Blood-clotting issues linked to the Johnson & Johnson (J&J) COVID-19 vaccine are extremely rare, the head of the National Institutes of Health (NIH) said on Sunday as he pushed back against calls for the one-dose vaccine to be paused for women under the age of 50.
NIH director Francis Collins made the remarks in response to advice from physician and CNN medical analyst Leana Wen, who said in a Washington Post op-ed that “the default position should be against administering the Johnson & Johnson vaccine to women under 50.”
Wen’s piece was published after the Centers for Disease Control and Prevention’s (CDC) vaccine advisory committee voted to lift the pause on the J&J vaccine with no restrictions.
In an emergency meeting Friday, members of the Advisory Committee on Immunization Practices (ACIP) said that they recommend resuming the use of the J&J vaccines in persons age 18 and older after a robust discussion and examination of the available data on the severe blood clotting syndrome with low platelet levels associated with taking the vaccine.
“I think [Wen’s] in the minority compared to the decision that was put forward by the Advisory Committee on Immunization Practices of CDC, which met for an entire day on Friday and went over all of the data, documenting a total of some 13 cases of this rare form of blood-clotting out of some eight million doses of the J&J vaccine that had been administered,” Collins said during an interview with NBC’s “Meet the Press.”
“The strong conclusion of that group was that the vaccine should go forward. It should be made available to everybody,” Collins continued. “But there should be a fact sheet that provides the information to everybody to understand what the nature is of this potential very rare side effect so that everyone is aware of the facts.”
“When you consider the nature of this risk, this is truly a rare event,” Collins added. “And when you measure that against the benefits of preventing somebody from dying of COVID, there’s no comparison. We clearly have a situation where the benefits greatly outweigh the risks, even for younger women.”
The CDC and the Food and Drug Administration halted the use of the J&J vaccine on April 13 after reports that six women had died from a blood clotting disorder with low platelet levels within two weeks of being inoculated. A seventh woman was identified at the first emergency meeting held by ACIP to discuss the connection between the J&J vaccine and the clotting disorder on April 14.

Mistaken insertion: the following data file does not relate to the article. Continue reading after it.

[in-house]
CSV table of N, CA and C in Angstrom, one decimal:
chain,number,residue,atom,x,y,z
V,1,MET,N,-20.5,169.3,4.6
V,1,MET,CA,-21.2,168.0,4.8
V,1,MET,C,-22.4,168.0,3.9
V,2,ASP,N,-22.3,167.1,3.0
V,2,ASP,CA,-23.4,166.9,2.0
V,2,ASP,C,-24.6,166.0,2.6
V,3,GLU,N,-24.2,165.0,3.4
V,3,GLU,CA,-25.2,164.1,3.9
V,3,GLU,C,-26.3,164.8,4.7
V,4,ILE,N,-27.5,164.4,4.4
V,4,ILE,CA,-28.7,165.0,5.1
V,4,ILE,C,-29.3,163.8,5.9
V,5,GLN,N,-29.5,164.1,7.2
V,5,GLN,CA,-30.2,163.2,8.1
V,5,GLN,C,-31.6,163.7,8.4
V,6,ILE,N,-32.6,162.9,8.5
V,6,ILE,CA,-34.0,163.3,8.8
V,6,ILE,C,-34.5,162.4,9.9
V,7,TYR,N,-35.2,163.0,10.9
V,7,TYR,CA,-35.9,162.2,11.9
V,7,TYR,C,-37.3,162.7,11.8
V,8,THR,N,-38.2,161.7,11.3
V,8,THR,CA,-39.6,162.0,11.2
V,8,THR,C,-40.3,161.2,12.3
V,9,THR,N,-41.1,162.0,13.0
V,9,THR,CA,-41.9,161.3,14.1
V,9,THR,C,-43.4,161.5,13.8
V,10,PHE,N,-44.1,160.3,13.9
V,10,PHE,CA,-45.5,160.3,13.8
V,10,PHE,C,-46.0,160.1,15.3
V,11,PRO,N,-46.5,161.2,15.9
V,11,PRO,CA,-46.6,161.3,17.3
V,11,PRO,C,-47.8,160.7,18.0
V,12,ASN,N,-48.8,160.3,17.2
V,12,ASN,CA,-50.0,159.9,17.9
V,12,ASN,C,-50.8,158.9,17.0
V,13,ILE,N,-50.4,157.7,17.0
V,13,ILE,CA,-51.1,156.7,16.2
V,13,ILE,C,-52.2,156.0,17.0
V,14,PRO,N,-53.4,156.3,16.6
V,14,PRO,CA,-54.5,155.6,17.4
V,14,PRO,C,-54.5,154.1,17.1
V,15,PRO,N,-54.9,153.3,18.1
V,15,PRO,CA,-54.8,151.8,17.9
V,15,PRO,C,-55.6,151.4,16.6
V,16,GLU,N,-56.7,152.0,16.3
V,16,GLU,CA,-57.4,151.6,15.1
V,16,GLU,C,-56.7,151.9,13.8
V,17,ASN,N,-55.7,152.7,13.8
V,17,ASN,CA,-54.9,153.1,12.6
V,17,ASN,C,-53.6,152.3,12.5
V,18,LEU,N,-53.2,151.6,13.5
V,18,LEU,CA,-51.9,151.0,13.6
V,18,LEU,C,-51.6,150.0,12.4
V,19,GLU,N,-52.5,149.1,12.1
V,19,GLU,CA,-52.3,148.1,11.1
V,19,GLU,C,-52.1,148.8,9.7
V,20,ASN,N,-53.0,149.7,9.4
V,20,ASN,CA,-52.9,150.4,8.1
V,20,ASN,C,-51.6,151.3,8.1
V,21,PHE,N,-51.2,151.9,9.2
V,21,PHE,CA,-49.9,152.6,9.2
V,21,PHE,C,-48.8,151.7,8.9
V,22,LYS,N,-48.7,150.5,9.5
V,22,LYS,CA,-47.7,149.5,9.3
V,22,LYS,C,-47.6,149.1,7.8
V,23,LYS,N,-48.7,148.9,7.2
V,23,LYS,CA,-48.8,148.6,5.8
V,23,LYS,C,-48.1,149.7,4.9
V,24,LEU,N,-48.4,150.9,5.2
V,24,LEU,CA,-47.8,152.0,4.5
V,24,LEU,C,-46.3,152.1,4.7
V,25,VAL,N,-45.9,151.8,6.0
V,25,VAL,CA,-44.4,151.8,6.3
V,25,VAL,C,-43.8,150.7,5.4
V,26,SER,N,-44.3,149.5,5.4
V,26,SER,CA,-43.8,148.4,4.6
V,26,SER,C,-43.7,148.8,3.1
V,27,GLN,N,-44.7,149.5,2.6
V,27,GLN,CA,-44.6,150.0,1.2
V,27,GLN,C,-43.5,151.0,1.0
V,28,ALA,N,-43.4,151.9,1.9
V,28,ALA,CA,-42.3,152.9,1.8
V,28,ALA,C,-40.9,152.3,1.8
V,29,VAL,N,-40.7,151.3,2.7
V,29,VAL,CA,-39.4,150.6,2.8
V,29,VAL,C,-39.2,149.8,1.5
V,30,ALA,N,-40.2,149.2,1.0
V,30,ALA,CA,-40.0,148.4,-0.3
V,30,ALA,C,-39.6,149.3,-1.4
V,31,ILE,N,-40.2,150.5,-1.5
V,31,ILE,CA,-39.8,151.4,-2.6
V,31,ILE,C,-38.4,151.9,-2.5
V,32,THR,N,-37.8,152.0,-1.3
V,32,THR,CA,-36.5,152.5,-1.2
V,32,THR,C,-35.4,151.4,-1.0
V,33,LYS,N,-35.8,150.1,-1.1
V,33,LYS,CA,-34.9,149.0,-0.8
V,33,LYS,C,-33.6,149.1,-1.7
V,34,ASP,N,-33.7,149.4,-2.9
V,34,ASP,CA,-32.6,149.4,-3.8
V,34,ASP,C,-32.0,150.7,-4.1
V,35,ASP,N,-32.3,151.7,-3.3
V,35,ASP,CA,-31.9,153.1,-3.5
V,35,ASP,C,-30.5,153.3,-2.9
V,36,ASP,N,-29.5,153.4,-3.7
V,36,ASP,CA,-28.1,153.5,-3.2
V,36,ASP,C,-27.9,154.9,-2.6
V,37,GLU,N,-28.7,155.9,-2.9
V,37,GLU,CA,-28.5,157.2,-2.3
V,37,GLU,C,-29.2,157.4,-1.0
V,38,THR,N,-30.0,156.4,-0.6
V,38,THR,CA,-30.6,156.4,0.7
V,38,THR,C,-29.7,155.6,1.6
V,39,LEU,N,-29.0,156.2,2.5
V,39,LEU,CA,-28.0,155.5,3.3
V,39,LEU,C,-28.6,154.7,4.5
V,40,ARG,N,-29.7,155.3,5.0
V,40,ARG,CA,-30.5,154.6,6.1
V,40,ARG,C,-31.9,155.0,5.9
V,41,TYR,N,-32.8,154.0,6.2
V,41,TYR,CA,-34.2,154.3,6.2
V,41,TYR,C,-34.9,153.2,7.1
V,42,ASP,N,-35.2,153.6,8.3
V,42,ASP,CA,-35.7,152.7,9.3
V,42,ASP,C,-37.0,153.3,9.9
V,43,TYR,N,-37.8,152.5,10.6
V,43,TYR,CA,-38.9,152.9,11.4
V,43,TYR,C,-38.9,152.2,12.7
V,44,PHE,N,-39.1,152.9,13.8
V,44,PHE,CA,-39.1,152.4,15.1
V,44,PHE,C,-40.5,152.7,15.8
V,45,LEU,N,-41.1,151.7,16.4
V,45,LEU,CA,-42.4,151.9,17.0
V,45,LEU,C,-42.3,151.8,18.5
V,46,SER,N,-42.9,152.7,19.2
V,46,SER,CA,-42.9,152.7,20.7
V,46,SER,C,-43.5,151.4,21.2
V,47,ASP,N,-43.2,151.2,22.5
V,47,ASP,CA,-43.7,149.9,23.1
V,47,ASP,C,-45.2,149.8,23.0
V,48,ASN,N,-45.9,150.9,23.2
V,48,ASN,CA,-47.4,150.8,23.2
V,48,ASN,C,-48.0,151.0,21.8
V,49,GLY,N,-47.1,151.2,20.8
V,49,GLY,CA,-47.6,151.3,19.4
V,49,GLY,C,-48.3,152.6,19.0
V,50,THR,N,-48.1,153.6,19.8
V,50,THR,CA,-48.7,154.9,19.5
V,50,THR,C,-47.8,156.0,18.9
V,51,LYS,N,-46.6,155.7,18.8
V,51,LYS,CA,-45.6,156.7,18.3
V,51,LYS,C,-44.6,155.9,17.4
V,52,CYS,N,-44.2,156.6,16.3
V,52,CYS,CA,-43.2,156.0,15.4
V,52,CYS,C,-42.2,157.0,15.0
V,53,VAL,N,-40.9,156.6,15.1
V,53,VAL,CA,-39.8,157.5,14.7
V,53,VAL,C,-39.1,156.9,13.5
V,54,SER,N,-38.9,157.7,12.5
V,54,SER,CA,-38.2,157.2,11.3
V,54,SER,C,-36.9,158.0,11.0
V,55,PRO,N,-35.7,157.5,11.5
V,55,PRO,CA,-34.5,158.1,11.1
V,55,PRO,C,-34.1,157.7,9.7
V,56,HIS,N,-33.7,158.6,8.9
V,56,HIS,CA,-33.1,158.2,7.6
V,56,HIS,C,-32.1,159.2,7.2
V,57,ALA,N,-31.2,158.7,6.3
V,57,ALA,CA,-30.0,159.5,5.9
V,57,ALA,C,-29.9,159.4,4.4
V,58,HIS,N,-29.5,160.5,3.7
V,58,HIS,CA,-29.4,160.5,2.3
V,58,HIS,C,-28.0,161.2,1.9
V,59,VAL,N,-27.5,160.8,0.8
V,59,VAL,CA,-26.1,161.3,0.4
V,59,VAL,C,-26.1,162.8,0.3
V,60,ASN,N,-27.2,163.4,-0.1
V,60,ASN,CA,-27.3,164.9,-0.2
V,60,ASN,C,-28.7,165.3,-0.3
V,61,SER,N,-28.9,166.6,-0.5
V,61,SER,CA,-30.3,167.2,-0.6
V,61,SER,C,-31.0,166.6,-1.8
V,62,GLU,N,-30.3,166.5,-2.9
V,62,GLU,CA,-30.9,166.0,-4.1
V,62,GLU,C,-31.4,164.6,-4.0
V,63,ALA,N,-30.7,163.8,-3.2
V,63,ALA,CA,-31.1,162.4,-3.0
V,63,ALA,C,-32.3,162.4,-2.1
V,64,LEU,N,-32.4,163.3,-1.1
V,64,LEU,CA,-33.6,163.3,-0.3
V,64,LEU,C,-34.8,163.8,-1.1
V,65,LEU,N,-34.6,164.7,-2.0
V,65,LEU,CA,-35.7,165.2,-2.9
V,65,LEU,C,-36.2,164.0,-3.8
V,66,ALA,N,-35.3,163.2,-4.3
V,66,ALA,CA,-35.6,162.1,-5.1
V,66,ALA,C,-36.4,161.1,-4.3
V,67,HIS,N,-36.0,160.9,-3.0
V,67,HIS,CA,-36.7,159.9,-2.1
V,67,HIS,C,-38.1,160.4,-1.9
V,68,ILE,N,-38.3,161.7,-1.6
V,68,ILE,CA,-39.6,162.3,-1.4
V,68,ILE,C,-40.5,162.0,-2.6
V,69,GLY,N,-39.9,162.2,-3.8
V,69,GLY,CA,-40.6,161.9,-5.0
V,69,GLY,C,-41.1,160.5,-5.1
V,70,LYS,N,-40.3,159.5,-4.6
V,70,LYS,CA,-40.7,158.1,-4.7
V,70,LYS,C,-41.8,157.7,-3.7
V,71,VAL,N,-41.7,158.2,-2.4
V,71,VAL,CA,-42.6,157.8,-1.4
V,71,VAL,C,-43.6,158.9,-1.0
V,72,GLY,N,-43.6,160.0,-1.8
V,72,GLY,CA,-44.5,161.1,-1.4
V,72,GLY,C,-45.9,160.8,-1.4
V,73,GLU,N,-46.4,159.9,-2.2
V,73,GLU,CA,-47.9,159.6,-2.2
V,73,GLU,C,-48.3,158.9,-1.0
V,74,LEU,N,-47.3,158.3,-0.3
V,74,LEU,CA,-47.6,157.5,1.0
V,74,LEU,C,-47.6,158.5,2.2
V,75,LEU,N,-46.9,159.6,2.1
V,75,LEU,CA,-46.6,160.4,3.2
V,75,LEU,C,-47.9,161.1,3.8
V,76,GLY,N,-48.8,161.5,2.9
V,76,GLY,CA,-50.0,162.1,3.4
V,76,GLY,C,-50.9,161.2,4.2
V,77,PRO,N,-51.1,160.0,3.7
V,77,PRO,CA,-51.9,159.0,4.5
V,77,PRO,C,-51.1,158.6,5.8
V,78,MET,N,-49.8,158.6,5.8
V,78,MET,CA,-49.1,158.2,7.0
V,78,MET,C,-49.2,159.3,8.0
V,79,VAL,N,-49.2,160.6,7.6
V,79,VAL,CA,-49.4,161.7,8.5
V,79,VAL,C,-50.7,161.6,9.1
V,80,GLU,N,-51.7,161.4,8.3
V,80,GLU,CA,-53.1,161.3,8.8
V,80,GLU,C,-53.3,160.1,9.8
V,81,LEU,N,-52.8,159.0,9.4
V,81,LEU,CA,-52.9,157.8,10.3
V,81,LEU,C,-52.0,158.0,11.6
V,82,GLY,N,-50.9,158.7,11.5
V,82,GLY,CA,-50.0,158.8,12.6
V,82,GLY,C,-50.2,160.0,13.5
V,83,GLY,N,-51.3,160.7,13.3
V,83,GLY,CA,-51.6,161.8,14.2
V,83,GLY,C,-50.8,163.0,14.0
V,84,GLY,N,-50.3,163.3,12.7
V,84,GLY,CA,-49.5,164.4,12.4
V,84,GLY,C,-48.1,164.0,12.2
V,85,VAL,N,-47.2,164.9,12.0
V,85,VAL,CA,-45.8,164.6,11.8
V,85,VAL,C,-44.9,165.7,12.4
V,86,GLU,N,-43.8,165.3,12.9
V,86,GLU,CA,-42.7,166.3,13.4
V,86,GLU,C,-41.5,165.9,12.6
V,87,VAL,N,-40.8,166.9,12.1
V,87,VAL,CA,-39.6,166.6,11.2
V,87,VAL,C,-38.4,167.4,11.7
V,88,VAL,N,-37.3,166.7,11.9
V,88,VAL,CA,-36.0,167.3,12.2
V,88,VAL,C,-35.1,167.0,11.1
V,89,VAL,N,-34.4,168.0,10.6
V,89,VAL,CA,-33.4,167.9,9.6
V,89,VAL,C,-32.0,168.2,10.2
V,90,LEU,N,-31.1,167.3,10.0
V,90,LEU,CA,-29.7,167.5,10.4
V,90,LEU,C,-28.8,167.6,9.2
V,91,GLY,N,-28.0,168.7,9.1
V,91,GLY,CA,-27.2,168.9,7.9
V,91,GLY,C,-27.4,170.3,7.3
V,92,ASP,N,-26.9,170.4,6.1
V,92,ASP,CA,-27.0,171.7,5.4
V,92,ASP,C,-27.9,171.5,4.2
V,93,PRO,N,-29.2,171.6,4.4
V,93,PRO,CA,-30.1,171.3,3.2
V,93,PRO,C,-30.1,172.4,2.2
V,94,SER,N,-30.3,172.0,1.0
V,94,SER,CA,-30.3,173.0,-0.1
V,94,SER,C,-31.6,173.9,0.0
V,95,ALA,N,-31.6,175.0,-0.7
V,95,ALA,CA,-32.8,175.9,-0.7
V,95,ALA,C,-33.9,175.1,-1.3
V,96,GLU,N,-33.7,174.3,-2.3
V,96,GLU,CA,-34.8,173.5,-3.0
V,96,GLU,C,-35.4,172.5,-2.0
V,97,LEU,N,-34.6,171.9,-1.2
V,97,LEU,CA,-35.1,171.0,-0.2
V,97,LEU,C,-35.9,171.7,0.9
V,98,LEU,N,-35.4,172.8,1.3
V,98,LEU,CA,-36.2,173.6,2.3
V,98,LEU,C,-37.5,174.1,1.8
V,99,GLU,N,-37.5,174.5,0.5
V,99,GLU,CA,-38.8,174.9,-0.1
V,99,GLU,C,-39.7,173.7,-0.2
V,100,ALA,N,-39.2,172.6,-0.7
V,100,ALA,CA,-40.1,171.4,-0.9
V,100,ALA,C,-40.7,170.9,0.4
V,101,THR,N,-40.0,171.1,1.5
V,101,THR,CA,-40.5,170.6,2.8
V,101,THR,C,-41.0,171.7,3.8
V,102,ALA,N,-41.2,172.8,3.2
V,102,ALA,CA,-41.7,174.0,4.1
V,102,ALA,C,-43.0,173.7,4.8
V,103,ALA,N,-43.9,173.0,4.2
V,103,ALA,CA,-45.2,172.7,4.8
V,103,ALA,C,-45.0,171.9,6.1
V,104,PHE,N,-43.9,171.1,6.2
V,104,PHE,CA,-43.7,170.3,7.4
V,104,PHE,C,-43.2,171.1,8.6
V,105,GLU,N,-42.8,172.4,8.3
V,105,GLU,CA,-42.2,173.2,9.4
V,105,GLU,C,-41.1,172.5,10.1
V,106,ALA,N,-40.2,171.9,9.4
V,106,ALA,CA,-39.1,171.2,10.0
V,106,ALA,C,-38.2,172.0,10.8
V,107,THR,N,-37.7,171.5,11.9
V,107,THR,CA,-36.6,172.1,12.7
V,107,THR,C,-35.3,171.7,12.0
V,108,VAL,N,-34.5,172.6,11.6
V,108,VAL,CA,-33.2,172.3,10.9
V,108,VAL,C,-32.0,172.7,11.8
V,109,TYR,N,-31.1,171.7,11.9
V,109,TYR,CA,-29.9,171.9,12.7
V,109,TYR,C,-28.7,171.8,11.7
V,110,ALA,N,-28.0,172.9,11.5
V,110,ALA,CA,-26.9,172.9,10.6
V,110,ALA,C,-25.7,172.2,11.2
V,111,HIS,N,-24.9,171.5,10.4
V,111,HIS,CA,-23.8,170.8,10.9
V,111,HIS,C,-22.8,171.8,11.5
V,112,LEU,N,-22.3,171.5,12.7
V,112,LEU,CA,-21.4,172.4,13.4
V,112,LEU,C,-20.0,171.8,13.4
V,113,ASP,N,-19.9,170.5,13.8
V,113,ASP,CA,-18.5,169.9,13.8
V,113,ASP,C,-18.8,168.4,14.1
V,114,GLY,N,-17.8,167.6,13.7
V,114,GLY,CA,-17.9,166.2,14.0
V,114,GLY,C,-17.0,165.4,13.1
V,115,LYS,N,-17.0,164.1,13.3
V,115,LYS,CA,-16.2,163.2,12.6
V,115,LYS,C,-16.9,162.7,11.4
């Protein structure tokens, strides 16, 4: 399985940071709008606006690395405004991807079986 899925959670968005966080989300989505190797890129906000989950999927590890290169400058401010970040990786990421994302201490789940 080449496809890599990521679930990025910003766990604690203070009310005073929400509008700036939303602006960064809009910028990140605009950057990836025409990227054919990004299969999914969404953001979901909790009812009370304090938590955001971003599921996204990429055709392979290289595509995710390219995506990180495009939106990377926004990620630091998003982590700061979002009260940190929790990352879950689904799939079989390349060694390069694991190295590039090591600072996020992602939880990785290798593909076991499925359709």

The panel decided to allow the pause to continue until more data could be gathered and investigated. Members said they may receive more reports related to the severe and rare blood clotting before they met again.
Prior to the pause, 6.85 million doses of the J&J vaccine had been administered to Americans by April 12.
Collins told host Chuck Todd that people are a “thousand times less likely” to experience blood-clotting episodes after receiving the J&J vaccine than experiencing intestinal bleeding from taking aspirin, an over-the-counter medication.
“All of us who have been taking aspirin for headaches and muscle aches for the last many decades,” the NIH director said. “The risk of aspirin inducing a significant intestinal bleed is much higher than what we’re talking about here, something in the neighborhood of one in 500, one in a thousand for people who regularly take aspirin. We’re talking about something here that’s about a thousand times less likely to happen.”
He said the J&J COVID-19 vaccine is “really low risk,” adding, “You are less likely as a woman taking J&J to have this blood-clotting problem than to get struck by lightning next year.”
According to Dr. Michael Streiff, medical director at The John Hopkins Hospital Special Coagulation Laboratory, typical signs and symptoms of blood clots in the brain are severe headaches, seizures, limb weakness, and reduced consciousness or coma.
Meiling Lee contributed to this report.
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